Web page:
If you use the site's HTML5 player without Media Source Extensions, only some video resolutions are made available. In particular, 720p is the highest quality that is available in this case even if the video itself is also available in 1080p or even 4k.
Note: This is not the case if Adobe Flash is used to play videos on YouTube.
Other sites and services, Netflix for instance, have also started to make use of it but not to the extent that it is used on the YouTube video hosting site.
You can check if your browser supports MSE by visiting YouTube's HTML5 Video Player page. If you are using any version of Firefox except Firefox Nightly you will notice that all three Media Source Extension checks fail in the browser.
Other browsers, Google Chrome on all platforms or Internet Explorer on Windows 8 or newer support Media Source Extensions either completely or at least partially.
Mozilla has been working on integrating Media Source Extensions in Firefox for quite some time. The Nightly version of the web browser supports Media Source Extensions since May 2014 and while development has not been completed yet on the integration, it works well for the most part.
Up until now you had to change a parameter in Firefox's advanced configuration to enable support for MSE in the browser. This was done by setting the parameter media.mediasource.enabled to true.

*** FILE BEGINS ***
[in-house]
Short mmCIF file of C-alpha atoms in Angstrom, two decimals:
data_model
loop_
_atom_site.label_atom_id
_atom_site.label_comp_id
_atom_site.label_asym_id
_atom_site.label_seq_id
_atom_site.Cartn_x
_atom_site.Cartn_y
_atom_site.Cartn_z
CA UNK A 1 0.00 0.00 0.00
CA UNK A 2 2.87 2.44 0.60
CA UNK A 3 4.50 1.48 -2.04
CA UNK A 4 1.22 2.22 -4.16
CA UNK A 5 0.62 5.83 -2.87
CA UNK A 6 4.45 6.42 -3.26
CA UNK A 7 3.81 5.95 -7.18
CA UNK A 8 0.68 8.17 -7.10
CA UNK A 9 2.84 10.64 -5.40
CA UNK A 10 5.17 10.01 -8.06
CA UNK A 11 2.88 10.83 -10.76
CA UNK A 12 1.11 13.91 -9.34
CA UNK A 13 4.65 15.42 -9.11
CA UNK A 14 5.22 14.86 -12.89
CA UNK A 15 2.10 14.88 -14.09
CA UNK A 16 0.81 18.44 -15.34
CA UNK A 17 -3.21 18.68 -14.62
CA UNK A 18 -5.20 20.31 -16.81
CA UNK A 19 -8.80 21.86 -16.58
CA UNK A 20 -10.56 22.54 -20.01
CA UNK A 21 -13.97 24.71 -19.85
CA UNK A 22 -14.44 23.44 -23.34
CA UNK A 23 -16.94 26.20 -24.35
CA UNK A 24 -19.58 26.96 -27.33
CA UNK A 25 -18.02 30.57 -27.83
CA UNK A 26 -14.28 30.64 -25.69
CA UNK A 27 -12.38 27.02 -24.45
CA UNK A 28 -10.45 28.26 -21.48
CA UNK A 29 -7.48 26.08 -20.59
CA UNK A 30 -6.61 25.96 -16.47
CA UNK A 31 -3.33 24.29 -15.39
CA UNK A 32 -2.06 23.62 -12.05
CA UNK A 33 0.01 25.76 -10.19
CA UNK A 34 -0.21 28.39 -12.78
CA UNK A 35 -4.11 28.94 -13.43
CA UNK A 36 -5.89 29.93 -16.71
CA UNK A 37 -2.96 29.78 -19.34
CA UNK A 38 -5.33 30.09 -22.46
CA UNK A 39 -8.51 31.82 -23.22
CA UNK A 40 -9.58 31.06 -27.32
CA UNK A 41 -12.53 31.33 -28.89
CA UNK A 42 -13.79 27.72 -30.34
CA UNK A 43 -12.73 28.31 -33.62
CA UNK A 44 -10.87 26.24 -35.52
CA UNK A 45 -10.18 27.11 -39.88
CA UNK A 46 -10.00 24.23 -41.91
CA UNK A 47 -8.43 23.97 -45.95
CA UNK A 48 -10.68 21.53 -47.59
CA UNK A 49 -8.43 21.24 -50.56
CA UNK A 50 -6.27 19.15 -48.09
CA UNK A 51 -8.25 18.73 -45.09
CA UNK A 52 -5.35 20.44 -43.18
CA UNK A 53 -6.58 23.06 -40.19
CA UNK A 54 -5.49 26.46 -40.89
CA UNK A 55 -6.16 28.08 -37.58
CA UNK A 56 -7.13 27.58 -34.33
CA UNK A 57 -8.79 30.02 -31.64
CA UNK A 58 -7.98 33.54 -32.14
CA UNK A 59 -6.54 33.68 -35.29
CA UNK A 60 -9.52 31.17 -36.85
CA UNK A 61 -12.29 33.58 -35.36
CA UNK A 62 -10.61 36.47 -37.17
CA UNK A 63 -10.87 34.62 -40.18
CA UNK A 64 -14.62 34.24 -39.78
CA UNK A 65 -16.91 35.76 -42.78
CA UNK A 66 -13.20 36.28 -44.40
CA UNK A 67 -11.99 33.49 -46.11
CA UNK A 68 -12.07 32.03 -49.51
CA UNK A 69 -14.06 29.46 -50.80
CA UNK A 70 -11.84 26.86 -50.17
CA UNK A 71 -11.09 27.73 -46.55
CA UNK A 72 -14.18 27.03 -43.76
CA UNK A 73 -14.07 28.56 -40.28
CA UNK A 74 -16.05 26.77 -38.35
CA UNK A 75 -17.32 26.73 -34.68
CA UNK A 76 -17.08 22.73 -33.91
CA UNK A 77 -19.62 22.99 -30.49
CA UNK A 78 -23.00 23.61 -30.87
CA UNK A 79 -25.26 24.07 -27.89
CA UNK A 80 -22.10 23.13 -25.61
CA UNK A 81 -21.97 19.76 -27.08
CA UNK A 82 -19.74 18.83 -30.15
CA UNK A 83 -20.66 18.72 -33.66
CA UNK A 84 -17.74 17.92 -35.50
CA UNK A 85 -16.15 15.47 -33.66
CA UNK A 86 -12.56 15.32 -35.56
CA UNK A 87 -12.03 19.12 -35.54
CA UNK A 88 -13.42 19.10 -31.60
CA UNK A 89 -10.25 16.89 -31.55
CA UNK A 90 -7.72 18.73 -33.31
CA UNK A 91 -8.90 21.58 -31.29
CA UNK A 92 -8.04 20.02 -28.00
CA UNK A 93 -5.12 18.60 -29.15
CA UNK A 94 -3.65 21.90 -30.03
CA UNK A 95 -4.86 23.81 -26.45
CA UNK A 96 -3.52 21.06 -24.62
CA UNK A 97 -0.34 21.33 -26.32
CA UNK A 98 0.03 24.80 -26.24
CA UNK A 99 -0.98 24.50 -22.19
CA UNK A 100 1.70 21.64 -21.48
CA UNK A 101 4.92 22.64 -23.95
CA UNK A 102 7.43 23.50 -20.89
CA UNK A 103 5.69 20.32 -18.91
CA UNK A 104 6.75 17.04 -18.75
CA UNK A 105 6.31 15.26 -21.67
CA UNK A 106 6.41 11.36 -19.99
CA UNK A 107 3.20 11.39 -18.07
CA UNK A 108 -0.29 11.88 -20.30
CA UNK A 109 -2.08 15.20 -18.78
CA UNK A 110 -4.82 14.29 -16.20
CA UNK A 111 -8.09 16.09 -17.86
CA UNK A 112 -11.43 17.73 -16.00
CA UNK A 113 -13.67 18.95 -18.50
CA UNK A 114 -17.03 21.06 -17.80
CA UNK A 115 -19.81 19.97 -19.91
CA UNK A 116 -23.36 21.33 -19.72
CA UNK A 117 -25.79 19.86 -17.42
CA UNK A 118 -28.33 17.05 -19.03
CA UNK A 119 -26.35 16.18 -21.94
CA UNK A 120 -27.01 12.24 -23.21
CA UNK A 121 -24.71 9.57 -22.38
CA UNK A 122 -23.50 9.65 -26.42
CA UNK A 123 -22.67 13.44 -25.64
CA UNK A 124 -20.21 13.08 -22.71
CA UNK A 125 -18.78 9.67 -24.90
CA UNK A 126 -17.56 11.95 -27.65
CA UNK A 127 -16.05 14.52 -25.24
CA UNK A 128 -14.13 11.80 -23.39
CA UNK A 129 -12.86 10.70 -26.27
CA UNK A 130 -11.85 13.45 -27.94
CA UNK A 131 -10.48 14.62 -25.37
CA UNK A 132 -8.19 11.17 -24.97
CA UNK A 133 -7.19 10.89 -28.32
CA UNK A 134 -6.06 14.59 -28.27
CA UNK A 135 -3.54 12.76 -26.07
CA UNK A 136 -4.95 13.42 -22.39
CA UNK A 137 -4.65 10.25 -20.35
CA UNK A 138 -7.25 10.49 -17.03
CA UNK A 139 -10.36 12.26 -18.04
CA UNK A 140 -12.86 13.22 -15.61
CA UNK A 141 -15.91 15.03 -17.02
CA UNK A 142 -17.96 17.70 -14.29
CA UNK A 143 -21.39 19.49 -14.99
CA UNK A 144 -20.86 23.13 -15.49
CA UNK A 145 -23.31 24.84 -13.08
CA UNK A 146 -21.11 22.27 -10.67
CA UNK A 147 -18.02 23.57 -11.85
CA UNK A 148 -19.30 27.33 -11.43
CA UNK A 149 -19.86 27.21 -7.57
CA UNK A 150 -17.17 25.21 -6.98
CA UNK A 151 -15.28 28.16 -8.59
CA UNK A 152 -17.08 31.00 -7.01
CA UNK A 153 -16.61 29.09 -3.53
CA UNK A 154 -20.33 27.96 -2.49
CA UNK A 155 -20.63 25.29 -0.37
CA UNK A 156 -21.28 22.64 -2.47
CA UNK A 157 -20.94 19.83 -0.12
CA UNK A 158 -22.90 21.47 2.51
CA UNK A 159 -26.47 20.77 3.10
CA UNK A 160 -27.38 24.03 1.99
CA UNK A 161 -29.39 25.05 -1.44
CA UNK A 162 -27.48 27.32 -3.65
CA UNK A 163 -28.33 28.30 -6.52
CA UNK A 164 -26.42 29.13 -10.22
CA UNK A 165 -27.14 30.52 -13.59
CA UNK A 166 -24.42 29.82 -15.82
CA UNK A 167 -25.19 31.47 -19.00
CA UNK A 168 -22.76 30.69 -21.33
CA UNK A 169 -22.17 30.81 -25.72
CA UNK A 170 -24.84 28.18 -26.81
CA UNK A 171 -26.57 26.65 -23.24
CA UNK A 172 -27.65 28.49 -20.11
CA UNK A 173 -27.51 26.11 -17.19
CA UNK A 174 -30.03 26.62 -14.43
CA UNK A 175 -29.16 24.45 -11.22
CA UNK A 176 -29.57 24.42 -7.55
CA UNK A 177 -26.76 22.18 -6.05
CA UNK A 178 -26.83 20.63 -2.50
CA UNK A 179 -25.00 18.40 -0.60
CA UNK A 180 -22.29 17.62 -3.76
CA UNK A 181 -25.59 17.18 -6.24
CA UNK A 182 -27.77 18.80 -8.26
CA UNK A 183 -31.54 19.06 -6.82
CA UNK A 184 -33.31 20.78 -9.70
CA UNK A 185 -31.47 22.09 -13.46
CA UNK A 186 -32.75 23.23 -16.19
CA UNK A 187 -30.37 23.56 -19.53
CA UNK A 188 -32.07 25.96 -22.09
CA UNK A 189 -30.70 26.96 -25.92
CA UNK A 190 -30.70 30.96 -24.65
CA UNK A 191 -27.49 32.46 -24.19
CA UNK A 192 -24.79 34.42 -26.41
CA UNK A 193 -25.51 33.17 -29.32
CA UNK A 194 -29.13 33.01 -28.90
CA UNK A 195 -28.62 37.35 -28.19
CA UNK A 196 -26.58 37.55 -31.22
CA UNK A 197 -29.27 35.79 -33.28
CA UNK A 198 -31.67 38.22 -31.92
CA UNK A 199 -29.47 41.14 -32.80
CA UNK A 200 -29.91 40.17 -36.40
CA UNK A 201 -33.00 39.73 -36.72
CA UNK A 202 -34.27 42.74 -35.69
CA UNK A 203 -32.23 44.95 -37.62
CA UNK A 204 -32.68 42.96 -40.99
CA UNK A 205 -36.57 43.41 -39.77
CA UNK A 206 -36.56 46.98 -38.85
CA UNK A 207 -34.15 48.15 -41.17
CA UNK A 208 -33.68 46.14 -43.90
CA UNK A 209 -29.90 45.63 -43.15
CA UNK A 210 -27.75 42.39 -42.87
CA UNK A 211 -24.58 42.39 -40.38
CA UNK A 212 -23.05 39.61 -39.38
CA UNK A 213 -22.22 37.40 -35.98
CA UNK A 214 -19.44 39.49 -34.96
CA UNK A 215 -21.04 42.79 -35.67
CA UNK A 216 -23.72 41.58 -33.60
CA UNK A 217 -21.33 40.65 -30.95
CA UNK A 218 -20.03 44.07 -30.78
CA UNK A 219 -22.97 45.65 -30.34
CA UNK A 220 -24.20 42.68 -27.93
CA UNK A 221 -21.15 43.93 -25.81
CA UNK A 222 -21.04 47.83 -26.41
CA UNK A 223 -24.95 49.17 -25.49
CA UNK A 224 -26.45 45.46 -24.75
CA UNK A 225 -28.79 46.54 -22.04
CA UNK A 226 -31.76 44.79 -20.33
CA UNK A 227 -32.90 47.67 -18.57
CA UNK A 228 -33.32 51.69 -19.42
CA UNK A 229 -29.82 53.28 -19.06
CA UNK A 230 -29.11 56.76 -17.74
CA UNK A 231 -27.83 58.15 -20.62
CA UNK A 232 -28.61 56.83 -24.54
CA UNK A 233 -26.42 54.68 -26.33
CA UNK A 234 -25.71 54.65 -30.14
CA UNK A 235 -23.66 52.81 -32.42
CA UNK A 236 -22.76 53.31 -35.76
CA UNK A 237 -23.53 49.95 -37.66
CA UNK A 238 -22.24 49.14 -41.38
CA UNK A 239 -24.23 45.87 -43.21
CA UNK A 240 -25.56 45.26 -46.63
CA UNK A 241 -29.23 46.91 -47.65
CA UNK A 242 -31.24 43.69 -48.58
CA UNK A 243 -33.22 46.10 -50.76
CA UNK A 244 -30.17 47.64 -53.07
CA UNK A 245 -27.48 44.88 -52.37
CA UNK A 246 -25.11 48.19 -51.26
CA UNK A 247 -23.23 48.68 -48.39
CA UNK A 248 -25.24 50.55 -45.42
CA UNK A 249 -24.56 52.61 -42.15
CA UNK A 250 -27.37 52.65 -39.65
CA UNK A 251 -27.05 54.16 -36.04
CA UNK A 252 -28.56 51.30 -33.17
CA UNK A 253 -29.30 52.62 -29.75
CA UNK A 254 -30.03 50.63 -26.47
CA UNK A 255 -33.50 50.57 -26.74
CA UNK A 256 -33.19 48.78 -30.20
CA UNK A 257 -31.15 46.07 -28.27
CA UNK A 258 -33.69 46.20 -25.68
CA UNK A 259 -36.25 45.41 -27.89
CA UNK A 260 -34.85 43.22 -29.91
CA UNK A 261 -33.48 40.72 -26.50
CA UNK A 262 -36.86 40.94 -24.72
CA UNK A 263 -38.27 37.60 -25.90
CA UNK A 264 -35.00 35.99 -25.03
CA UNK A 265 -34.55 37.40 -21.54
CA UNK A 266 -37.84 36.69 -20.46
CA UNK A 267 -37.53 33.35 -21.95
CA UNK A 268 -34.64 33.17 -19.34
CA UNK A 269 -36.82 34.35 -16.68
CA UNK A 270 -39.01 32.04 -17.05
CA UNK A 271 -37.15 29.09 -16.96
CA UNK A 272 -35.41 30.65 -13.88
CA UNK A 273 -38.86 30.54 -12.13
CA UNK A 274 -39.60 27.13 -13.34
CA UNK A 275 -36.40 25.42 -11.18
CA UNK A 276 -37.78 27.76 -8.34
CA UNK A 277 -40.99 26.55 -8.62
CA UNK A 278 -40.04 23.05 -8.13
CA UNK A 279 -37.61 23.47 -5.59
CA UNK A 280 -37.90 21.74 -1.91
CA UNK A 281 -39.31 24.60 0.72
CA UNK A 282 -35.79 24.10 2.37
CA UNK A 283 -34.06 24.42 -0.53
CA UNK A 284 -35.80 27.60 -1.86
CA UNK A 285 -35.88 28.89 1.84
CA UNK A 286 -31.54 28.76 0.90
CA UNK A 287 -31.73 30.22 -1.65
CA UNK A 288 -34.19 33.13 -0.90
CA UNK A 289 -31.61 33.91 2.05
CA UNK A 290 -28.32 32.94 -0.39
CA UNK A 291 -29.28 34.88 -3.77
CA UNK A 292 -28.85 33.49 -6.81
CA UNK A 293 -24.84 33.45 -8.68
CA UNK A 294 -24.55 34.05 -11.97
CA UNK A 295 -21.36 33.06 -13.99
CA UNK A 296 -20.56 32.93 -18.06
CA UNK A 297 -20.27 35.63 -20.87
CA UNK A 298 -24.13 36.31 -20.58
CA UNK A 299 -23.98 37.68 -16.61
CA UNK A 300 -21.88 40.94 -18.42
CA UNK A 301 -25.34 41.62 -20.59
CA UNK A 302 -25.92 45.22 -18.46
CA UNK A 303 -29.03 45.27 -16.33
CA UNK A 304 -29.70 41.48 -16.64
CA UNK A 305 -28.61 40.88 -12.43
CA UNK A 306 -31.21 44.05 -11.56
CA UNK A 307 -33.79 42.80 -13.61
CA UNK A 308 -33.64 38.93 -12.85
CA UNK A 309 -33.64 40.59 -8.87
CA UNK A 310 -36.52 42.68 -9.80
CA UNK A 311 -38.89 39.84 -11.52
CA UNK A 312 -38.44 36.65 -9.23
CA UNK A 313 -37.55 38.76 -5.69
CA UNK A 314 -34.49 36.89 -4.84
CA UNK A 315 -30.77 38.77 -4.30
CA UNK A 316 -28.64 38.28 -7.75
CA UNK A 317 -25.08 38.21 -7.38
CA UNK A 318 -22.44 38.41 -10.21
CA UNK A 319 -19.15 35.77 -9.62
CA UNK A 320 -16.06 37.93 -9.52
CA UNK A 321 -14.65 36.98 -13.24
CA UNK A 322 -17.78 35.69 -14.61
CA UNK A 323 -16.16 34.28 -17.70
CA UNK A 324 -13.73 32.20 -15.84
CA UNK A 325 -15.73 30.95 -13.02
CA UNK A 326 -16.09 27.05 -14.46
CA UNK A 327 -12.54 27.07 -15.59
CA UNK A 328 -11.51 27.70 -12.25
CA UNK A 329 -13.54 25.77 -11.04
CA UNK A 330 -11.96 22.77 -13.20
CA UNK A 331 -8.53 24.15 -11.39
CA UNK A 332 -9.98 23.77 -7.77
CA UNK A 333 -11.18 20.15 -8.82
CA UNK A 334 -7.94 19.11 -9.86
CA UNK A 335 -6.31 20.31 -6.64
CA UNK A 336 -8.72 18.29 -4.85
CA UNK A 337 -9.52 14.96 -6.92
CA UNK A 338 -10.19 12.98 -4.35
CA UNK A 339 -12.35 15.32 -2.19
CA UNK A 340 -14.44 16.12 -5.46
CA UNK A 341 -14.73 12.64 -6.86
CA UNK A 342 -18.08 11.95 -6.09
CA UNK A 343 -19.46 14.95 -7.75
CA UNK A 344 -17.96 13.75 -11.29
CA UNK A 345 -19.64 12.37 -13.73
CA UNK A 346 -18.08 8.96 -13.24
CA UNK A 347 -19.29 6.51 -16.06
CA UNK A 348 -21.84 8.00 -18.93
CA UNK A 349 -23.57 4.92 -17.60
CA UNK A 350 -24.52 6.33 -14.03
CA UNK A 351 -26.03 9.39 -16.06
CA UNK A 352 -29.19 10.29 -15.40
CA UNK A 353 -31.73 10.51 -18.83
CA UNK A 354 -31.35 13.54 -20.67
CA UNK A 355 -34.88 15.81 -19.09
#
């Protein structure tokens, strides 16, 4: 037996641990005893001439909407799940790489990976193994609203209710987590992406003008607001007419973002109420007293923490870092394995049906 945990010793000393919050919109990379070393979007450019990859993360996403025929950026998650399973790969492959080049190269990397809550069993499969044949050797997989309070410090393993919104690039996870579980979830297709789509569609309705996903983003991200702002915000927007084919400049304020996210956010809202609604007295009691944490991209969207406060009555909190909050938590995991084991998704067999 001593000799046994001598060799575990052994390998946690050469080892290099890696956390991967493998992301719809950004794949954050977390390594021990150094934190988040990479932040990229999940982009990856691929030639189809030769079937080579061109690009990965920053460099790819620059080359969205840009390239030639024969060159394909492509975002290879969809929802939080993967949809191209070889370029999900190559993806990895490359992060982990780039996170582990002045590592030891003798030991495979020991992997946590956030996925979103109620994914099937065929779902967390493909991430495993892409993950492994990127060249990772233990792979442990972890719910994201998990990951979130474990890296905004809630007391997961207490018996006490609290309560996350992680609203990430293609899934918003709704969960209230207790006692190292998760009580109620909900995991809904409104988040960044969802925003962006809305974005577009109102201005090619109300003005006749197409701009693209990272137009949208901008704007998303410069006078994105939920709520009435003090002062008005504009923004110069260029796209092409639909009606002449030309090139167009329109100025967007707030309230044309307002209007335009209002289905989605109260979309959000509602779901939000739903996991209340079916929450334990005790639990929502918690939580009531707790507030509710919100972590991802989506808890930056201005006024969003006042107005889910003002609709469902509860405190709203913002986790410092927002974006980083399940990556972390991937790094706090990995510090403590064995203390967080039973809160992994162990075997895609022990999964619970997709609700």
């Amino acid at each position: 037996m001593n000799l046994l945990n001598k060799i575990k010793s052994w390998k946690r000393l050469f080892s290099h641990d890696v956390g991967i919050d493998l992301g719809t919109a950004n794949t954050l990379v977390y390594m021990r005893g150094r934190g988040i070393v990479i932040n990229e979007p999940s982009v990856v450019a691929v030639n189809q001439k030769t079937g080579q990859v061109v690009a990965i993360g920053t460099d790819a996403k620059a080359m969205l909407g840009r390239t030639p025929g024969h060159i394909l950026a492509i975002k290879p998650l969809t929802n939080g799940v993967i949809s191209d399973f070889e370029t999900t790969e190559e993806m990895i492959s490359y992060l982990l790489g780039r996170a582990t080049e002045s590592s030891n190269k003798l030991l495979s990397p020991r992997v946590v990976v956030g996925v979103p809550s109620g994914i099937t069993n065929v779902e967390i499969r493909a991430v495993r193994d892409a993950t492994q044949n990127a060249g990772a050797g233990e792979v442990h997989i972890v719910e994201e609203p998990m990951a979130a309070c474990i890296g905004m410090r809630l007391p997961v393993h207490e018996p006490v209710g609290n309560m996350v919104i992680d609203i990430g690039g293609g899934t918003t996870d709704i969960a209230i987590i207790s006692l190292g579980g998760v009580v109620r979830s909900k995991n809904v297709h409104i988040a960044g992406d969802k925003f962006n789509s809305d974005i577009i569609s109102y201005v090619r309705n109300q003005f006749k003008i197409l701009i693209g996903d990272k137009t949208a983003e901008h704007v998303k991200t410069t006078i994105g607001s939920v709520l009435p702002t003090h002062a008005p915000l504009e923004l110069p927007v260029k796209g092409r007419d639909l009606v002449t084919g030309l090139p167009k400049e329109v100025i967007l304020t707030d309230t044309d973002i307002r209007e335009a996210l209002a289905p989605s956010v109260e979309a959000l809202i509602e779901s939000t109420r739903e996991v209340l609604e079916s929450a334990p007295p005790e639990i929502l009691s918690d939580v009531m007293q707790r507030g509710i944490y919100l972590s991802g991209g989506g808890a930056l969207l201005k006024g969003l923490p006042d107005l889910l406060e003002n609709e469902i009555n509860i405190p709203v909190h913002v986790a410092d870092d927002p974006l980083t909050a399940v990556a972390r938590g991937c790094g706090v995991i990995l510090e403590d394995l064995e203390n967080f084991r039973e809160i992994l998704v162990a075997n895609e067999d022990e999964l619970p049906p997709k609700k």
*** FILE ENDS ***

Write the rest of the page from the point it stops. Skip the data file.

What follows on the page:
This has changed with the most recent Nightly update as the parameter's default value is true now. What this means is that MSE is now supported by Firefox Nightly without the user having to do anything for that anymore.
While that is the case, it is unlikely that Firefox 36 will be the first stable version of Firefox to support Media Source Extensions. As mentioned earlier, development is not complete yet and Mozilla plans to disable the feature before the stable channel hits version 36.
Firefox users who notice issues when using video streaming services may want to consider turning off Media Source Extensions in the browser to see if that resolves the issues. All that needs to be done for that is to set the parameter above to false. (via Sören)
Update: Mozilla introduced two new parameters recently that handle Mp4 and WebM support in Media Source Extensions. For full support, make sure that the parameters media.mediasource.mp4.enabled and media.mediasource.webm.enabled are set to true in Firefox.
As their names suggest, these two parameters define whether support for webm or mp4 is enabled or not in Firefox when Media Source Extensions are used.
Advertising revenue is falling fast across the Internet, and independently-run sites like Ghacks are hit hardest by it. The advertising model in its current form is coming to an end, and we have to find other ways to continue operating this site.
We are committed to keeping our content free and independent, which means no paywalls, no sponsored posts, no annoying ad formats or subscription fees.
If you like our content, and would like to help, please consider making a contribution:
Ghacks is a technology news blog that was founded in 2005 by Martin Brinkmann. It has since then become one of the most popular tech news sites on the Internet with five authors and regular contributions from freelance writers.